Vikram Kothari, managing director of Rotomac Pens, is now fighting a battle that might be difficult to win.
Known for aggressive use of celebrity advertising for Rotomac Pens, his exclusive list included Bollywood stars such as Salman Khan delivering the catch line ‘Likho India Ki Nai Pehchan’ and Raveena Tandon ‘Likhte Likhte love ho jaye’. Lyricist and writer Javed Akthar’s tagline ‘Fighter Hamesha Jeet Ta Hai’ made Rotomac a household name.
But Vikram Kothari, managing director of Rotomac Pens, is now fighting a battle that might be difficult to win.
The Central Bureau of Investigation (CBI) has alleged that Kothari, who is one of the promoters of Rotomac Global Pvt Ltd, took loans for the purpose of procurement of goods for exports, but never executed any export order. Kothari has been accused of round tripping funds to the same company.
Kothari’s Kanpur-based family was referred to as ‘gutka kings’ not too long ago. Founder M M Kothari along with sons Vikram and Deepak in many ways changed the rules of the mouth freshener (pan masala) business. What made ‘Pan Parag’ an instant success was that for the first time this product category was being sold in innovative pouches with a zipper and in sachets with a low unit price making it not only affordable but also convenient to use.
Their collaboration with a still unknown Delhi-based entrepreneur Ashok Chaturvedi, founder of Flex Industries, helped. Flex set up a plant to churn out these pouches and sachets for the FMCG market. The innovative packaging was quickly picked up by MNCs like Unilever and P&G as well as by home brands such as Godrej to sell anything from shampoo to detergent. The idea was to sell at a low unit price, expand the market and get more consumers to sample them.
The two brothers however decided to divide their empire even before their father died in 2000. In 1999, Deepak bought Vikram’s 22.5 per cent stake in the group’s flagship company Kothari Products in which the latter was the vice-chairman. Vikram kept what was still a much smaller business of Rotomac Pens, which manufactured writing instruments, stationeries and even greeting cards and was set up only in 1992.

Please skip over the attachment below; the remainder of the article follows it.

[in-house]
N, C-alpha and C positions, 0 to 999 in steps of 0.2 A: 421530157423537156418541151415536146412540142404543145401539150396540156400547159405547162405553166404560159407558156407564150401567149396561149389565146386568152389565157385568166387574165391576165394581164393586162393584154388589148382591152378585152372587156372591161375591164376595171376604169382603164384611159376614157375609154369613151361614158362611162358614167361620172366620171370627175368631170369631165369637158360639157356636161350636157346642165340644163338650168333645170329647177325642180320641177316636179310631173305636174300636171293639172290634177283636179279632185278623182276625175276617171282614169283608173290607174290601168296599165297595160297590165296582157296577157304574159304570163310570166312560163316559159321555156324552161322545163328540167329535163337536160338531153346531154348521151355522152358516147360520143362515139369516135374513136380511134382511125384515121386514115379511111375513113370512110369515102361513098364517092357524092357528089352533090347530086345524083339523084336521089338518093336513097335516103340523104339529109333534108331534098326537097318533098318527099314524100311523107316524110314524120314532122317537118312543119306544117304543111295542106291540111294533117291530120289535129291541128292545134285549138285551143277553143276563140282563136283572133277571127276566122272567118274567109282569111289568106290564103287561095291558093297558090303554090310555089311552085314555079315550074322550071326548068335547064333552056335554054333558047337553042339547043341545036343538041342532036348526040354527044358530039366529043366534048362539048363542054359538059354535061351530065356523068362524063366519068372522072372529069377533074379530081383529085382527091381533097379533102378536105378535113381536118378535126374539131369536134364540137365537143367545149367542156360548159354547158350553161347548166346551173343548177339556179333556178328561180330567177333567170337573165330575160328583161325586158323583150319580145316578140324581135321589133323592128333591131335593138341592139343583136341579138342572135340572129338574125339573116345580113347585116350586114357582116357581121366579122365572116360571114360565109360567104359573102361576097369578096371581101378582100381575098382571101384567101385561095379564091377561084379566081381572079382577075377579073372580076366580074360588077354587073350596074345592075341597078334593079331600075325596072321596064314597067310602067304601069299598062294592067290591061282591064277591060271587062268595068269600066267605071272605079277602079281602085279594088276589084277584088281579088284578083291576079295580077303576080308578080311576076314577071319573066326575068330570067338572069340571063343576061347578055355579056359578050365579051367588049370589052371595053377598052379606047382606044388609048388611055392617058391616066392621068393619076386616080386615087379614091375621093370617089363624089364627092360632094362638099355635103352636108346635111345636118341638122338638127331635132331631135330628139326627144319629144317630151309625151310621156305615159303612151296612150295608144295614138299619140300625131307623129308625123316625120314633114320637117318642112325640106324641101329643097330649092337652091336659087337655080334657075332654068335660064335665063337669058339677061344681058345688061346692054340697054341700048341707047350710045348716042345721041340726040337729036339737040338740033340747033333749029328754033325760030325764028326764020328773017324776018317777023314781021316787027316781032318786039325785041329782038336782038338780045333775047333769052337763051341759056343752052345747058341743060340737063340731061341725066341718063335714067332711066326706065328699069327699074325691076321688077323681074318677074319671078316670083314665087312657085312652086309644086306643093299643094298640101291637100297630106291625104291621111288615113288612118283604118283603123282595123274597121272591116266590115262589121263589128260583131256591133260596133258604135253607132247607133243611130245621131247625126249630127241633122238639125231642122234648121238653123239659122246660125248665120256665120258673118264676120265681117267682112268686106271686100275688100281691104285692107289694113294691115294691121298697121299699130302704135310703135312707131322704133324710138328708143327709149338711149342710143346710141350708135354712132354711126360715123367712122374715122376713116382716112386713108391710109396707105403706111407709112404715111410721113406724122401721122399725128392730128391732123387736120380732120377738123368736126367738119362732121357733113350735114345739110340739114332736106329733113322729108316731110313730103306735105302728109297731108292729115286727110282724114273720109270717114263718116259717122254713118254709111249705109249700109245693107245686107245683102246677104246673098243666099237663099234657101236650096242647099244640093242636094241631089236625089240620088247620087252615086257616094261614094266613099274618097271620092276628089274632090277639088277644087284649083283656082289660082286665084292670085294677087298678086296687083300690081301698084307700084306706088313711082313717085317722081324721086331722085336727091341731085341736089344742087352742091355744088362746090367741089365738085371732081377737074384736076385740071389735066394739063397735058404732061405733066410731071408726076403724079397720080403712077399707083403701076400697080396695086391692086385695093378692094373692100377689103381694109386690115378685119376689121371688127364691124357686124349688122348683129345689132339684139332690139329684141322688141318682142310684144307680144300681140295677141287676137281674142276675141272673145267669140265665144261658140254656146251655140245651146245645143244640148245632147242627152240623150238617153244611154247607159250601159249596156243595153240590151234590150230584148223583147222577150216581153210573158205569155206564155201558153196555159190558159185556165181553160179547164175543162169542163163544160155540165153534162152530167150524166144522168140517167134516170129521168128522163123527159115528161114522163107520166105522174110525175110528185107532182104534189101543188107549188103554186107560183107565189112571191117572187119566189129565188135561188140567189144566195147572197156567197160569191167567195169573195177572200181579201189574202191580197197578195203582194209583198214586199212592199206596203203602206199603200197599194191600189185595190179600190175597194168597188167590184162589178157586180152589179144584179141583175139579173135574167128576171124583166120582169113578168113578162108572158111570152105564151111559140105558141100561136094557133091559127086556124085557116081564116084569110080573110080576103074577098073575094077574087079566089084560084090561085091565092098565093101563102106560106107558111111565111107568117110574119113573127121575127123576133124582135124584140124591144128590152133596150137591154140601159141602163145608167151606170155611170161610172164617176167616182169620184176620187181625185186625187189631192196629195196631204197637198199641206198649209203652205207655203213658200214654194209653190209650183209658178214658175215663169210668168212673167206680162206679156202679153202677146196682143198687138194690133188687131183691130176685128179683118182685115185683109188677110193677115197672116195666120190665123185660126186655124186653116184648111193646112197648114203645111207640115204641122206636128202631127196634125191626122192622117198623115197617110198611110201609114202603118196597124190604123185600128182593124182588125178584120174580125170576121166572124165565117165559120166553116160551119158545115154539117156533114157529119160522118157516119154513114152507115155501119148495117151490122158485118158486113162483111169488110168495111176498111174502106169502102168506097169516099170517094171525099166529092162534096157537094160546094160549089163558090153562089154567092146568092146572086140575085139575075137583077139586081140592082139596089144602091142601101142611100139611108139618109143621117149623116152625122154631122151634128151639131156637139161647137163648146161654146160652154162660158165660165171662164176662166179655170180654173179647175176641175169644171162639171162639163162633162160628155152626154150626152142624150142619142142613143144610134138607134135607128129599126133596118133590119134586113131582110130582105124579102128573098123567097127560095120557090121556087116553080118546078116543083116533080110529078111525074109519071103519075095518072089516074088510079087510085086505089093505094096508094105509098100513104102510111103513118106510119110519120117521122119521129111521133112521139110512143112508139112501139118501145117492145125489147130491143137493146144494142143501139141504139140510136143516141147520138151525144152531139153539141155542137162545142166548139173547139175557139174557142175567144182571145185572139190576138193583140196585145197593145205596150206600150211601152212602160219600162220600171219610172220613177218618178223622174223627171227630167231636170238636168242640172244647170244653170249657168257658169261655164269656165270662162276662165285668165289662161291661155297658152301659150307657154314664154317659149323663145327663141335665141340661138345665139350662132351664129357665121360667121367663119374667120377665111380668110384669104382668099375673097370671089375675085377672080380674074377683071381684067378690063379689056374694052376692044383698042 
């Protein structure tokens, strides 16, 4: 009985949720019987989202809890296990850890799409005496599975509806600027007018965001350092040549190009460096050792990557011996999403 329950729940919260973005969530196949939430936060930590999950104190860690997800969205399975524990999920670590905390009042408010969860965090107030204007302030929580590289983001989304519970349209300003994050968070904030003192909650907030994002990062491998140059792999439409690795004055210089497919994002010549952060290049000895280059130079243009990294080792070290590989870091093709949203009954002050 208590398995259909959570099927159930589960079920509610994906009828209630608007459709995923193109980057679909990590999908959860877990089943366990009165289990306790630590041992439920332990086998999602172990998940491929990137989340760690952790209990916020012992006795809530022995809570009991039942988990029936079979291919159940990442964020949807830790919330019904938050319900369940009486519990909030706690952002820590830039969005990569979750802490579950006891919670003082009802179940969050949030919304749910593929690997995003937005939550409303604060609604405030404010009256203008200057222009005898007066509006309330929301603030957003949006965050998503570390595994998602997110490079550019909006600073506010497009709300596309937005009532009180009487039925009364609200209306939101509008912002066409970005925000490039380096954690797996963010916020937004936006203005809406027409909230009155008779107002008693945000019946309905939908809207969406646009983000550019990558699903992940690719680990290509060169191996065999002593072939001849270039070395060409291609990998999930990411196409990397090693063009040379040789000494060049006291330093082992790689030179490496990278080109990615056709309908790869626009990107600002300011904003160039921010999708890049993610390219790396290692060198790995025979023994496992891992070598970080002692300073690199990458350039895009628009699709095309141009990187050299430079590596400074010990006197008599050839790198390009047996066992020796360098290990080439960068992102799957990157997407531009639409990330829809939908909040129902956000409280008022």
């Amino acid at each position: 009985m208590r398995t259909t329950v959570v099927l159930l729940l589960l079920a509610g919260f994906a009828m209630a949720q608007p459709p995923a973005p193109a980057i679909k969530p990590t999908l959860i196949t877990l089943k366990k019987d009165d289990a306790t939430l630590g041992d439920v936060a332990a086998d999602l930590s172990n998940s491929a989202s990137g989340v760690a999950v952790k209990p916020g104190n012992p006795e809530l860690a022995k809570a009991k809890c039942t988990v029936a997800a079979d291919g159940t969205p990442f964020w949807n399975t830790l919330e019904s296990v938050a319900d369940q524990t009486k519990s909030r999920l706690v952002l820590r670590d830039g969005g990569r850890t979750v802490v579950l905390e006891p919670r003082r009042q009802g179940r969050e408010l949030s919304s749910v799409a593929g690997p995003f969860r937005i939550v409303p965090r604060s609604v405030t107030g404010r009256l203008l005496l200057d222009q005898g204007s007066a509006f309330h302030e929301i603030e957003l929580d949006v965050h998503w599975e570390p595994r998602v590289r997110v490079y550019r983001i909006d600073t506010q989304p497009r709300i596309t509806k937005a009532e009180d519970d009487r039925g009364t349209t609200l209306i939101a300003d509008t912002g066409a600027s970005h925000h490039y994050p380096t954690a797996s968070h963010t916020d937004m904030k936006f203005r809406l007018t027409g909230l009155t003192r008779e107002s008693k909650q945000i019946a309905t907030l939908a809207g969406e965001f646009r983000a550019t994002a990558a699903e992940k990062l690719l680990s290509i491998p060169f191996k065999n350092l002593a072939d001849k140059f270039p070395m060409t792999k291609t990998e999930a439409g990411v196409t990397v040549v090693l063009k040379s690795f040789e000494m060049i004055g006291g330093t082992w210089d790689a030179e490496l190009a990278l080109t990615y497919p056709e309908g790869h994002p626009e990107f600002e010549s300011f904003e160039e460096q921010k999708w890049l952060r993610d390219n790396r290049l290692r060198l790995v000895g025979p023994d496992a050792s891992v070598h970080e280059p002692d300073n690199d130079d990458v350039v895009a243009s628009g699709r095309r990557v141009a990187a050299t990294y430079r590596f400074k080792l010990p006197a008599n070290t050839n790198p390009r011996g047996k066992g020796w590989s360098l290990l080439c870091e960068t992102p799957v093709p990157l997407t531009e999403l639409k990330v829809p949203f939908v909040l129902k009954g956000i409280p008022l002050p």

His friends in Kanpur say Vikram Kothari loves the good life, especially foreign cars and parties, and he has been closely connected with rotary clubs in the city.
“He used to have a black BMW in the early 1990s. He would wear tie even in summers and has amazing marketing skills,” a family friend said. He’s known as a workaholic too. “Kothari used to finish his daily factory visit by 9 am, when most of us would start our day,’’ says a source.
Yet the writing instrument business is much smaller than the pan masala business (Rs 250 billion) with overall revenues of around Rs 40 billion, growing at just 2 per cent CAGR, especially as consumers shifted to laptops and smart classes. Competition in the space has also had its impact.
Rotomac is not a top of the category in any segment. So for instance, in the mass market where it has a substantial business, the big boys are Linc, Rorito l, Cello and Reynolds. In the mid-market again it is Uniball, Pilot and Parker which rule the roost. Not only that, even Pan Parag has lost its number one slot.
Meanwhile, Kothari Foods and Fragrances has got into the niche herbal mouth freshener business, with a market not only in India but also in neighbouring countries.
Kothari has also diversified in other unrelated areas -- one being multiplexes. It owns the swanky Rave 3 Mall in Kanpur. The largest steel unit in north India under Mohan Steels is another.
The group has dabbled in real estate and construction too, building IT parks and even townships.
People close to Kothari say it is the same risk-taking ability and expansion of business that may have got him into trouble.
Photograph: Courtesy, Vikram Kothari's Facebook page.